Let’s say down in our temperature range the savings is more like 0.6% for every 8-hour period per degree.  So during the day (roughly 16 hours) we would save 0.6% x 6 degrees x 2 time periods = 8%.  At night (roughly 8 hours) we would save 0.6% x 3 degrees x 1 time period = 2%.  That gives us 10% total.

We also caulked around all our windows and insulated our electrical outlets and attic doors.  Past studies say that can reduce energy usage 10-15% but our house really seemed pretty tight beforehand so let’s say it was just 8%.

The solar furnace is the rest, (so 33% – 10% – 8% =) 15% savings.  Not enormous but we enjoyed a much more comfortable home since the solar furnace would routinely heat our house up to 68 or 70 while we left our gas furnace thermostat at 59.  Dollarwise, our energy is cheap and therefore our savings were modest.  We pay about 55 cents per therm/CCF.  So our overall gas savings for the winter was a modest $64 ($0.55 x 116 CCF).  Out of that, only about $27 can be attributed to the solar furnace (45% of the total savings).

However, our gas furnace also uses quite a bit of electricity to run the fans.  Again, I had to back calculate to estimate how much since we can’t put a kilowatt on our furnace.  Our total electricity usage for the 2009-10 winter was  about 1943 kW-hrs over 6 months.  For the 2010-11 winter, it was 1,156.  That’s a difference of 787 kW-hrs but a big chunk of that can be attributed to our new refrigerator, which we found uses 1.9 kW-hrs less per day, or about 342 for the winter.  That leaves us with an overall reduction of 445 kW-hrs (a 22% savings over last year), which at 12.5 cents each would be a savings of $55.  Out of that, about $25 can be attributed to the solar furnace (about 45% of the savings) while the rest is due to the lower thermostat and weatherizing.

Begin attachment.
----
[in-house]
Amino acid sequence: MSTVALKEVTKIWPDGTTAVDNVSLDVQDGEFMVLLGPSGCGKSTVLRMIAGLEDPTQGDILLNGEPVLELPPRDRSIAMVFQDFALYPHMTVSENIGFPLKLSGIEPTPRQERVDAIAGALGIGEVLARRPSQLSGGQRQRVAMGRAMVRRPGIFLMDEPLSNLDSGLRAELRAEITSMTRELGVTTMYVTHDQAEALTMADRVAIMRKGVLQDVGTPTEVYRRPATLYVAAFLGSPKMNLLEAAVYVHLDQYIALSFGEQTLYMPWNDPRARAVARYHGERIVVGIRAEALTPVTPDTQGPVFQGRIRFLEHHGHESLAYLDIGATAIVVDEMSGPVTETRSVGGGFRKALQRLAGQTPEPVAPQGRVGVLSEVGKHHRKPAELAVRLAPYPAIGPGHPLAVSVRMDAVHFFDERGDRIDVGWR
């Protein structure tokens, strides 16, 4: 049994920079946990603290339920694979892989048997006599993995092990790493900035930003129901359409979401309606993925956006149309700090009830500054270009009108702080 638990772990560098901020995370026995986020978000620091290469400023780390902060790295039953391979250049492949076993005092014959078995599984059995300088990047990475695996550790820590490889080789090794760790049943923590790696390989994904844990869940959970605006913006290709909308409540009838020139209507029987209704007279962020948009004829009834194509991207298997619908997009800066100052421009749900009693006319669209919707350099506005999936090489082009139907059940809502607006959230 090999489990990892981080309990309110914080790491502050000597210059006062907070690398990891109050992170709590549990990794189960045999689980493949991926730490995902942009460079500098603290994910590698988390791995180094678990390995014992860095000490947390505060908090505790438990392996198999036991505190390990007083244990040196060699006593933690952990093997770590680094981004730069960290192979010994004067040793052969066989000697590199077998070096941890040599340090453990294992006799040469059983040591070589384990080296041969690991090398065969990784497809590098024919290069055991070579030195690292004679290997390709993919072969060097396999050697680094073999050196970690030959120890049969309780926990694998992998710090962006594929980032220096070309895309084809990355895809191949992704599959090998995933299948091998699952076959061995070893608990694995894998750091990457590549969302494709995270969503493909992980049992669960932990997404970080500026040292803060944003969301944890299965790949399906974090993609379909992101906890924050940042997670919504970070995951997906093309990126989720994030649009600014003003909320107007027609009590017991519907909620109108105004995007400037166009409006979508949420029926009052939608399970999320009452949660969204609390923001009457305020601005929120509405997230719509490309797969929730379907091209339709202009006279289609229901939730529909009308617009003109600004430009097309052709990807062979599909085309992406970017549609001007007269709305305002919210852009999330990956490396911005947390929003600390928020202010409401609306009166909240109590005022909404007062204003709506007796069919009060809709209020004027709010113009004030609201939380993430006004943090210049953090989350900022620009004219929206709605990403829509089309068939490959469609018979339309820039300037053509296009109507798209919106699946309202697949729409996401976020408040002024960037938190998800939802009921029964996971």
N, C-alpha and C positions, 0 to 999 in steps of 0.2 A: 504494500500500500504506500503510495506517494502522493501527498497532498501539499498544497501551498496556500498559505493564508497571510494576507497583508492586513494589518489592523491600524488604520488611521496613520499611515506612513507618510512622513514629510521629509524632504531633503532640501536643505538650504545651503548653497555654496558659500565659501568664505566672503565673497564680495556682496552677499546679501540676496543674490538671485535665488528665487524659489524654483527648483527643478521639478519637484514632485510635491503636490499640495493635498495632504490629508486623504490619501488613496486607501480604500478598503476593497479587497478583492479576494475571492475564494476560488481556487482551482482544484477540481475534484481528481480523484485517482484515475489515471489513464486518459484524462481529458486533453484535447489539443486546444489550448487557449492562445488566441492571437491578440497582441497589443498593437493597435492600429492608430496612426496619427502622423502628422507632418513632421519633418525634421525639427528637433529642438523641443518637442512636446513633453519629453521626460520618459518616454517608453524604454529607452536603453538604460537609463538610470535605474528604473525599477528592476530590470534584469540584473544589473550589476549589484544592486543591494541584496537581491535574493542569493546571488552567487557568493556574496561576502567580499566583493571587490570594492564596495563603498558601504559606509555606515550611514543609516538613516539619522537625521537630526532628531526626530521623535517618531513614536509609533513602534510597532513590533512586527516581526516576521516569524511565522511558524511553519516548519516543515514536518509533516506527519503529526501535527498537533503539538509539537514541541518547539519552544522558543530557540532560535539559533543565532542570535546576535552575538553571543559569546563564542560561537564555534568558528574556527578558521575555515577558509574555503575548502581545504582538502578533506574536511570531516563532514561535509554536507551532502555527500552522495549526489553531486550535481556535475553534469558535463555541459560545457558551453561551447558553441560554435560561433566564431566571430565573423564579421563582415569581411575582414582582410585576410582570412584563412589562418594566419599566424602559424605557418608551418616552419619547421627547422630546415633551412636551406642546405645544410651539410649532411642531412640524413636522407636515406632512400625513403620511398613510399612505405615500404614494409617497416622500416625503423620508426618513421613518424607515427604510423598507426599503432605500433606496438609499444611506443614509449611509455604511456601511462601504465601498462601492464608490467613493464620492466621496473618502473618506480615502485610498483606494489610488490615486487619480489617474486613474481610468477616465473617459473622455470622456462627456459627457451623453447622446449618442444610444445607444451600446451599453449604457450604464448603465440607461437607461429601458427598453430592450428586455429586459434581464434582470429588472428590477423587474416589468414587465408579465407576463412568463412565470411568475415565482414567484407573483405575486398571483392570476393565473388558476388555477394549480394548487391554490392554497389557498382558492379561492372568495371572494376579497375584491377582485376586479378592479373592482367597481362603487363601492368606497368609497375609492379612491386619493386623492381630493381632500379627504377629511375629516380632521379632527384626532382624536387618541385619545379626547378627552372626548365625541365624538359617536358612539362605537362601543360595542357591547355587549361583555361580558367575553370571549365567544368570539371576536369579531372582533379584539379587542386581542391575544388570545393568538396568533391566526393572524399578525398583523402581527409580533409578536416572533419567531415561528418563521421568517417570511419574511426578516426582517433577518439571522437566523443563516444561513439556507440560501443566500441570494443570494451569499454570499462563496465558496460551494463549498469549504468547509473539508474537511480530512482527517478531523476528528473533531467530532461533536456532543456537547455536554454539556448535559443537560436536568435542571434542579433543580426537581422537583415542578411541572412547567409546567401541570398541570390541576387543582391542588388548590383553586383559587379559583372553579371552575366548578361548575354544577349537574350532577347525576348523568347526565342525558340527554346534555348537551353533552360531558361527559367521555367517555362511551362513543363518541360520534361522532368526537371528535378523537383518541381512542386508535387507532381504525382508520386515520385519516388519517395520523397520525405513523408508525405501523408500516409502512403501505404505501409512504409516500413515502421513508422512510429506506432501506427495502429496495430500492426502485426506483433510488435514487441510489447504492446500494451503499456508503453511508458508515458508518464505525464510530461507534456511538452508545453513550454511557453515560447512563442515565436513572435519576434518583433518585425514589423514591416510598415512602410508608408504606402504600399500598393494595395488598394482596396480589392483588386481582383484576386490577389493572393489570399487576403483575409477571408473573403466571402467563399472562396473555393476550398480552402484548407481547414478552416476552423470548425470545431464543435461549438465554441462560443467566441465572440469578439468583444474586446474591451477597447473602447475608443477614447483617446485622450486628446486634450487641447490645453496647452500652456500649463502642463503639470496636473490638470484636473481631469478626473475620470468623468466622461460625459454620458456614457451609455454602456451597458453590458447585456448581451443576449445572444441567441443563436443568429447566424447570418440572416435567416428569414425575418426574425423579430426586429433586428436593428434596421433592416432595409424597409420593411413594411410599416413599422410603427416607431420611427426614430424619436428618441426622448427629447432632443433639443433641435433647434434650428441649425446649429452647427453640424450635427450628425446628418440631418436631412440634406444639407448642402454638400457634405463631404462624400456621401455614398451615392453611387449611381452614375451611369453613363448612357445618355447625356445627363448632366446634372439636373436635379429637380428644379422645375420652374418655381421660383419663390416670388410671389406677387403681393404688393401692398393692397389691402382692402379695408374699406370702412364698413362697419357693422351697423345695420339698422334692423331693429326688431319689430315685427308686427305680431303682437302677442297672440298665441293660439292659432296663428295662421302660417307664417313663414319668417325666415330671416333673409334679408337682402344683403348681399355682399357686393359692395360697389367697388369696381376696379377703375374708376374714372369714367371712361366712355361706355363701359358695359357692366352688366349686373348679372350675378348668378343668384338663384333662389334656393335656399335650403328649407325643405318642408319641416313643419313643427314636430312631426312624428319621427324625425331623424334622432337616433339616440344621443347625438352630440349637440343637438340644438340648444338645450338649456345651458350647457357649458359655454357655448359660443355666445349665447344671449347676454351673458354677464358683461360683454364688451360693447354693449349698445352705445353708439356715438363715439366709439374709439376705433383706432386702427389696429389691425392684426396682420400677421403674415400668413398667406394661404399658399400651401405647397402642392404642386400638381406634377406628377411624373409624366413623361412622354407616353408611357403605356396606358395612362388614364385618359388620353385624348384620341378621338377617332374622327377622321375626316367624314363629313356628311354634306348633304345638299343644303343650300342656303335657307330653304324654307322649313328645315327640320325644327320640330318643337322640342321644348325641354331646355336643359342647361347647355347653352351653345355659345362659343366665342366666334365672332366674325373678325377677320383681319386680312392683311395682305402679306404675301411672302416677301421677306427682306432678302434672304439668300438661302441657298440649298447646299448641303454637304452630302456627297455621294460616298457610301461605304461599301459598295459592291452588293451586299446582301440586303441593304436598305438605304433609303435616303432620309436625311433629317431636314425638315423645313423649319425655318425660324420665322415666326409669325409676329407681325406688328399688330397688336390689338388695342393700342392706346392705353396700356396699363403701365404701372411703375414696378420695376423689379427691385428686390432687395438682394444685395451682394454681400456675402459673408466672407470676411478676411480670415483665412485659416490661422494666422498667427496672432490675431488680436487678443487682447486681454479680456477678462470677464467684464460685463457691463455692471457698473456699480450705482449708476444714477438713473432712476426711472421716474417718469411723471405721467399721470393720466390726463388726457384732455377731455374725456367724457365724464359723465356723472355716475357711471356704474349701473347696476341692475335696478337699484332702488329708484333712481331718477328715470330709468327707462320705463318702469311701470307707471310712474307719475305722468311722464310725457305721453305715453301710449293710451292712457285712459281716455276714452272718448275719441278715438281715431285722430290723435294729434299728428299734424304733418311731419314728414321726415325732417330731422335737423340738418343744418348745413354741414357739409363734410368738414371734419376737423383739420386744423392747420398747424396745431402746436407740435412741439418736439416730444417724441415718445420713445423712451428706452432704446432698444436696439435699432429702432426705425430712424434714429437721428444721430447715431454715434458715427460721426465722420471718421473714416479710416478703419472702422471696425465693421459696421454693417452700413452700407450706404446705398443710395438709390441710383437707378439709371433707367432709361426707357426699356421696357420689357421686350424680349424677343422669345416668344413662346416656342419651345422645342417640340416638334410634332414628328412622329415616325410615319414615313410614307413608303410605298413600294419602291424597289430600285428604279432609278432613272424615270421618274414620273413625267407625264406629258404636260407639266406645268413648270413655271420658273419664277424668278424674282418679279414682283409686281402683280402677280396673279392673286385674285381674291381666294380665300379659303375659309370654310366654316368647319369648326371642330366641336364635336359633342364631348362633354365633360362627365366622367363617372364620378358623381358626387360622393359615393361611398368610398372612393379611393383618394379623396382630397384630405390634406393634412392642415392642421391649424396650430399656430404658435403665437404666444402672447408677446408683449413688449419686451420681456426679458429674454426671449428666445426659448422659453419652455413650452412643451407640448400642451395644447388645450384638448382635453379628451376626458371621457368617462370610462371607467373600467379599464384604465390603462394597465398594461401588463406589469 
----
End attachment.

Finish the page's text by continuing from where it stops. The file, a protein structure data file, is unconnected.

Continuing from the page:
So our total solar furnace savings = $27 from gas + $25 from electricity = $52. That means our payback time on a $3,000 solar furnace system (installed price) would be about 58 years.  Not super.  However, there is a big tax rebate available that will refund 30% of the system cost, bringing the price down to $2,100 and the payback time to 40 years.  Still pretty slow but we are very sure the savings would be much better for someone who normally keeps their thermostat around 68 or 70.

In terms of carbon dioxide, we saved both on natural gas and electricity.  Natural gas generates about 12 pounds of CO2 per CCF of natural gas (according to the Carbon Fund).  So 116 CCF x 12 pounds = 1,392 pounds of carbon dioxide saved.  Electricity generated from coal generates about 2 pounds of CO2 per kW-hr (according to Kilowatt Coal).  So 200 fewer kW-hrs would mean 400 fewer pounds of carbon dioxide generated.  (As a side note, natural gas actually produces less carbon dioxide than coal if you convert everything to kW-hrs for a side-by-side comparison but in this case we’re sticking with CCF since that’s what appears on the gas bill.)

Total carbon dioxide savings?  1,792 pounds from the solar furnace, or about 9/10ths of a ton.  Whew!

So, our bottom line conclusions are:

  • Qualitatively, we really like our solar furnace.  It really cranks out the heat and we enjoy waiting to see when it will magically kick on and give us hot air from the sun.  On sunny days it will run from about 11:00 to 4:00 and can easily heat the house up 10+ degrees.  The fan isn’t too loud and with our open floor plan, the warm air circulates fairly well.  We have considered putting in a fan or two towards the far end of the house to improve circulation even more but have decided we like having our main living area be the warmest and our bedrooms be the coolest.   We would like to experiment with adding a little more thermal mass to the house (to soak up the heat and radiate it back into the house at night) and of course more insulation.